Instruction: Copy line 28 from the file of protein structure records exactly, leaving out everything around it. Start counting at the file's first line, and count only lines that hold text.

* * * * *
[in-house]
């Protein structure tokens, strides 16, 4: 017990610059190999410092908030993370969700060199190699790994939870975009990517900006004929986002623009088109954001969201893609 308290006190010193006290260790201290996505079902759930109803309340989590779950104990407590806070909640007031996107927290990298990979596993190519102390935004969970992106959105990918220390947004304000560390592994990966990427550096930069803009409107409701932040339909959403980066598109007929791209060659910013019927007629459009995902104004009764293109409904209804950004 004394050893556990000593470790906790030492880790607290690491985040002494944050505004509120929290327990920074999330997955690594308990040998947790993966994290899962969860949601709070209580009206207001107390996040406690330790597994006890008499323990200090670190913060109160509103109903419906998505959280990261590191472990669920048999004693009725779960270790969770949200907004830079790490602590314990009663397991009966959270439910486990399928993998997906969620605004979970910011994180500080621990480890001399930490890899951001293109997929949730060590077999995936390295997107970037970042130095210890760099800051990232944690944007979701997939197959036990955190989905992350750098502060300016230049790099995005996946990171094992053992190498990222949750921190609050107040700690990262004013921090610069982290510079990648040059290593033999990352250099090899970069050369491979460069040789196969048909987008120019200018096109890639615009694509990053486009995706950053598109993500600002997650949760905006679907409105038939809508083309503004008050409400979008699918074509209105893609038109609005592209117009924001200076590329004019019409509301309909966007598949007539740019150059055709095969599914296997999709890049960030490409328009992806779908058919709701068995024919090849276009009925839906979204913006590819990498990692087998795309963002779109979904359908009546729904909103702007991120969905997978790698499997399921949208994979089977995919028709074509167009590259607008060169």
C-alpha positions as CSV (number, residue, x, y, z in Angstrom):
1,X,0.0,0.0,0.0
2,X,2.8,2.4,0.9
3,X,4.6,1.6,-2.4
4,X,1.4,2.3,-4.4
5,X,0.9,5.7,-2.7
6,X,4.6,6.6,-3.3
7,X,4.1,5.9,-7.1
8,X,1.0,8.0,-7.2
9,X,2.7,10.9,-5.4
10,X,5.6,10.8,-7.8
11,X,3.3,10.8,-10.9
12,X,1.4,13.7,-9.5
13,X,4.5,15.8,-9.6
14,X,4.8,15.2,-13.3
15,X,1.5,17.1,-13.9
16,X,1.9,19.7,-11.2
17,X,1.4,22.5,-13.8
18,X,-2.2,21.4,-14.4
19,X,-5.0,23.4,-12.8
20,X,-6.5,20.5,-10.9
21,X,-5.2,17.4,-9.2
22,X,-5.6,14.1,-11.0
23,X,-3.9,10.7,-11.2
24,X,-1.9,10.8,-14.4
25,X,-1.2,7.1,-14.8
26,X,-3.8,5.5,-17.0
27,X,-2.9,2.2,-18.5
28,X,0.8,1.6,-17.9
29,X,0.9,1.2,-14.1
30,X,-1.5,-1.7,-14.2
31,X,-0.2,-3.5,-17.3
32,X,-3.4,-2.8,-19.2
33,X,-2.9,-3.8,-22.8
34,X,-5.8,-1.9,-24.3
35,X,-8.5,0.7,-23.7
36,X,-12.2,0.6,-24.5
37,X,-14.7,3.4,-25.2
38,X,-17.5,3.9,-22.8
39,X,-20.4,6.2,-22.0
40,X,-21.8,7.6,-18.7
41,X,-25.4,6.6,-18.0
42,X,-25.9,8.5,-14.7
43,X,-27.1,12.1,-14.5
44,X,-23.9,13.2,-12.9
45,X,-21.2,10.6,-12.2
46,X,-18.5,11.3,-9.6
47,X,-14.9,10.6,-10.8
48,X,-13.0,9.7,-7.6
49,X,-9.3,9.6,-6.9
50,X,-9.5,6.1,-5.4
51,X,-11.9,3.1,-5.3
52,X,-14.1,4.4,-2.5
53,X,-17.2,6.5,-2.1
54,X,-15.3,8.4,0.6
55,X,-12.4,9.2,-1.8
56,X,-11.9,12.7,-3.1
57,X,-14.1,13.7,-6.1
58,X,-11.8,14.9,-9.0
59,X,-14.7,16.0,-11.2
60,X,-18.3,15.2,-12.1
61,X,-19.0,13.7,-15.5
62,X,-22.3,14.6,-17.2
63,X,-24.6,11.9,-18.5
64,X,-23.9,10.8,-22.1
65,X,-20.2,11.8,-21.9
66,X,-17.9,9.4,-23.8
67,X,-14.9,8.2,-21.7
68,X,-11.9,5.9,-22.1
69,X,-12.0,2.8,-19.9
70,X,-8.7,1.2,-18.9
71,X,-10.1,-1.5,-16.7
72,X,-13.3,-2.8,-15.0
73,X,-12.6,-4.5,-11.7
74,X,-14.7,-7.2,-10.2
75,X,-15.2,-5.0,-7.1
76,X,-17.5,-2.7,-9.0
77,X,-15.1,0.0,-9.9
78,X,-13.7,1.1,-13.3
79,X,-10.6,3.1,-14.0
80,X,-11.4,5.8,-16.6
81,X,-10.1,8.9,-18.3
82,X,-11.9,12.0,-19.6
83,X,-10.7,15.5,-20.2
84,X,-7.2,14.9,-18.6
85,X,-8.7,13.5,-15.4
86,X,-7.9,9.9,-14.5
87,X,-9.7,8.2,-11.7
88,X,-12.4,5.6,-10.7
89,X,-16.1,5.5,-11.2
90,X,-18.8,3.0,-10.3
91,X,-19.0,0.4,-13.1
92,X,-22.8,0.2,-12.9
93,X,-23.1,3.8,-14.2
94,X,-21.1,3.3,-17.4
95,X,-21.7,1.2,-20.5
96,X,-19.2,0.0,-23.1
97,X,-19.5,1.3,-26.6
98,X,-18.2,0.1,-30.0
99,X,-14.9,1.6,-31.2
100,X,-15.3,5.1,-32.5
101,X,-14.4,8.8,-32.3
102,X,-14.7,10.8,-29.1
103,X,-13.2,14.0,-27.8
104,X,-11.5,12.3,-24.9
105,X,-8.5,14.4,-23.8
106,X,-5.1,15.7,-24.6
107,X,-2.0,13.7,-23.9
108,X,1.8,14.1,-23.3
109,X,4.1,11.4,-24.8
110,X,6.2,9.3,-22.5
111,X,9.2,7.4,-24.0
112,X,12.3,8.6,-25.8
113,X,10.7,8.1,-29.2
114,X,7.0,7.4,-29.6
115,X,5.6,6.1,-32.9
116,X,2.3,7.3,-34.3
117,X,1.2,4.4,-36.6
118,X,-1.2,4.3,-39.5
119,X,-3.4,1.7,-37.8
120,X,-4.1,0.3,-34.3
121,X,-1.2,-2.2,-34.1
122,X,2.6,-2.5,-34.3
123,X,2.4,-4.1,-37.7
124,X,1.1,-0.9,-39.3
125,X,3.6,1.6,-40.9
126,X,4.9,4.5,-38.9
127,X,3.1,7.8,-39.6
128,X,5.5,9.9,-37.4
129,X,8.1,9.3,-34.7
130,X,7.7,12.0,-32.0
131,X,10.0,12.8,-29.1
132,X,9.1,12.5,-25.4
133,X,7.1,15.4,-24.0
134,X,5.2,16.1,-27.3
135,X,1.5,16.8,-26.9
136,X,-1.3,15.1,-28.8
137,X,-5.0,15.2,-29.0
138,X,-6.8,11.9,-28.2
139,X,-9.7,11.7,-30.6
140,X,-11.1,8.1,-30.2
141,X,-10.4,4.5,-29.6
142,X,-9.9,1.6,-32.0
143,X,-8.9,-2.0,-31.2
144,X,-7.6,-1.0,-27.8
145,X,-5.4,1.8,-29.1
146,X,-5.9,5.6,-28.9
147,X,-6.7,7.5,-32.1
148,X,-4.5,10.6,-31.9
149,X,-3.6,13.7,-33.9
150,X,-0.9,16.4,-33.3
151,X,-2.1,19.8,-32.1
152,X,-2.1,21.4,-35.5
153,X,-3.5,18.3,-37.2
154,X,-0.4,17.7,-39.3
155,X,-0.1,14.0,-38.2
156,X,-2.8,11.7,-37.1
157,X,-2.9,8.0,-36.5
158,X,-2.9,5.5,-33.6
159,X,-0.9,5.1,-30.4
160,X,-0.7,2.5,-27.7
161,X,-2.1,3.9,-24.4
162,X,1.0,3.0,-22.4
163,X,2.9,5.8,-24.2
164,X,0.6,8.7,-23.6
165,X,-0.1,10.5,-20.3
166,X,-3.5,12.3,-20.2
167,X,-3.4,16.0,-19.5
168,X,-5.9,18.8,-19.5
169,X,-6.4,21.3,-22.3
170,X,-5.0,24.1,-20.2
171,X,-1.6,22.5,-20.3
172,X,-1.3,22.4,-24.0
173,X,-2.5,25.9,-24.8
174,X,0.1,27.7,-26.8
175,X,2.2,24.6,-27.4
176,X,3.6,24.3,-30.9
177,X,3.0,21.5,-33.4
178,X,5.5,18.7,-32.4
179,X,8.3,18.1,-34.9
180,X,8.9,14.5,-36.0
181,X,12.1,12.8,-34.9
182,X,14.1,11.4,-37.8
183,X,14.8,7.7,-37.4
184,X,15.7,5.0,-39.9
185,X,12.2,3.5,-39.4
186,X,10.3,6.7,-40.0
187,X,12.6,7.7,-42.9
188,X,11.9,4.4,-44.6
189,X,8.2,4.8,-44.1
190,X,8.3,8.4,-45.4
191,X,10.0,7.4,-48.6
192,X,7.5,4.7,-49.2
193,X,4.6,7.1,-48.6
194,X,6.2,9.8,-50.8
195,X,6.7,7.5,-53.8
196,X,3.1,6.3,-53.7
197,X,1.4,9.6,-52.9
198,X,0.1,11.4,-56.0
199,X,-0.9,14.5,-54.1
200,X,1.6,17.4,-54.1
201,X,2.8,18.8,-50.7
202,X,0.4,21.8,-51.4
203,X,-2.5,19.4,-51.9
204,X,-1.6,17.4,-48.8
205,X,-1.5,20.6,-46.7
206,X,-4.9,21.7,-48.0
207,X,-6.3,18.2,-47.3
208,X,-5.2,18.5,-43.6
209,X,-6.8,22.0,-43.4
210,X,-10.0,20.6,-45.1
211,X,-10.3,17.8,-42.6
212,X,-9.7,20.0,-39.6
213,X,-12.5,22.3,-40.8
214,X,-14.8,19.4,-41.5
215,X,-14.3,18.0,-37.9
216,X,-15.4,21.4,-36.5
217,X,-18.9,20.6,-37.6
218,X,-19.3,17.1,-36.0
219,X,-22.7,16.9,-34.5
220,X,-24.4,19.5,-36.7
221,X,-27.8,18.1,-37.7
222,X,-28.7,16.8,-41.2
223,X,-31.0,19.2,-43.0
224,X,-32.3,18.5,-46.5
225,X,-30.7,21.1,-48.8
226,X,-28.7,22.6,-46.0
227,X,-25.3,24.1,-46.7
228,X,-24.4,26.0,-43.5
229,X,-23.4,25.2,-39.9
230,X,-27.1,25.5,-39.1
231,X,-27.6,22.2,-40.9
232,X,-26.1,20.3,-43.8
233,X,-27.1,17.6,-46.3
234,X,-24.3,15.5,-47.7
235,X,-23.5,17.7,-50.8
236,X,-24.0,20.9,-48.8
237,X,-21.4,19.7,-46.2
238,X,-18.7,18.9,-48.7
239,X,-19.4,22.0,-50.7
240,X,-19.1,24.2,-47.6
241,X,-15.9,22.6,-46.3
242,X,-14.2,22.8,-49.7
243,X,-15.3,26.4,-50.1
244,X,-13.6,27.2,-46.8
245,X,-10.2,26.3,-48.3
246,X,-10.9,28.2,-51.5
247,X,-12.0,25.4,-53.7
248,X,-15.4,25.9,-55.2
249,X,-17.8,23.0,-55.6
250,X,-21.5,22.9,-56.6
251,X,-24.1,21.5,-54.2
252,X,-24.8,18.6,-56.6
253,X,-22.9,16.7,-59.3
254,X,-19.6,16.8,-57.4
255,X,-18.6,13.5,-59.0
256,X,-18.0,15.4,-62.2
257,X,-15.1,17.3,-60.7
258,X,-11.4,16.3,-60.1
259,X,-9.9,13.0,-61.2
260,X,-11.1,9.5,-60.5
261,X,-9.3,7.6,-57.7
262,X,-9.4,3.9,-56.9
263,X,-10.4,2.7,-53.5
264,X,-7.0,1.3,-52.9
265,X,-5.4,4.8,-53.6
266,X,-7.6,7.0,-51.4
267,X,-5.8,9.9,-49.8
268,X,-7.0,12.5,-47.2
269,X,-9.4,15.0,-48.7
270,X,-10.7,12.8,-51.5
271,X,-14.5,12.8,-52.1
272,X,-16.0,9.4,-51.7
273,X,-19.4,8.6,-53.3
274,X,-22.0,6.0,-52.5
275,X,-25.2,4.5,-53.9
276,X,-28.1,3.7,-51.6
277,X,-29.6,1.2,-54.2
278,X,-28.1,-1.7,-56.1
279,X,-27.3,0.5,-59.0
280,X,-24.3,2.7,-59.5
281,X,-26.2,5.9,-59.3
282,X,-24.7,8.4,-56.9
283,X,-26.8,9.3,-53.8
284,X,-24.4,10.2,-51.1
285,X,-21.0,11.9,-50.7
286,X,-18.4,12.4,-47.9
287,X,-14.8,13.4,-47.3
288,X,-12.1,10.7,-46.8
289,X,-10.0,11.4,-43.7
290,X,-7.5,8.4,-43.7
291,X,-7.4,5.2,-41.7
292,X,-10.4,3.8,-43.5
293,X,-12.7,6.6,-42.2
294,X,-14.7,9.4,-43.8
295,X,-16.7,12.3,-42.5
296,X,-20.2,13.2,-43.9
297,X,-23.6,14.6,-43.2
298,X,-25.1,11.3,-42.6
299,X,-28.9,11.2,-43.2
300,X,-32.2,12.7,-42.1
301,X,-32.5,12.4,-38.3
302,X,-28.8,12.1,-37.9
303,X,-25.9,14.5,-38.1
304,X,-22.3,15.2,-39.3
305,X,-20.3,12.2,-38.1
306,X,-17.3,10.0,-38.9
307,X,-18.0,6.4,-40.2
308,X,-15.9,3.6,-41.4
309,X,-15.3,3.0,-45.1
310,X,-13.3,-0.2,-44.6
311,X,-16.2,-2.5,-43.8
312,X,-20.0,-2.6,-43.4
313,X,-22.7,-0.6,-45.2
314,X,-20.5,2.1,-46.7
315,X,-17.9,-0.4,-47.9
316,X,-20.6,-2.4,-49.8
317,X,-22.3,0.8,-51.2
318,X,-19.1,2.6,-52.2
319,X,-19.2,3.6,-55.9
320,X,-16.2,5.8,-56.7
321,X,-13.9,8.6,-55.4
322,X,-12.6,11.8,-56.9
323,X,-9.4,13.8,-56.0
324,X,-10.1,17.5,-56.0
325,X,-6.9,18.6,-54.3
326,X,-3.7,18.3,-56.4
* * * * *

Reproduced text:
25,X,-1.2,7.1,-14.8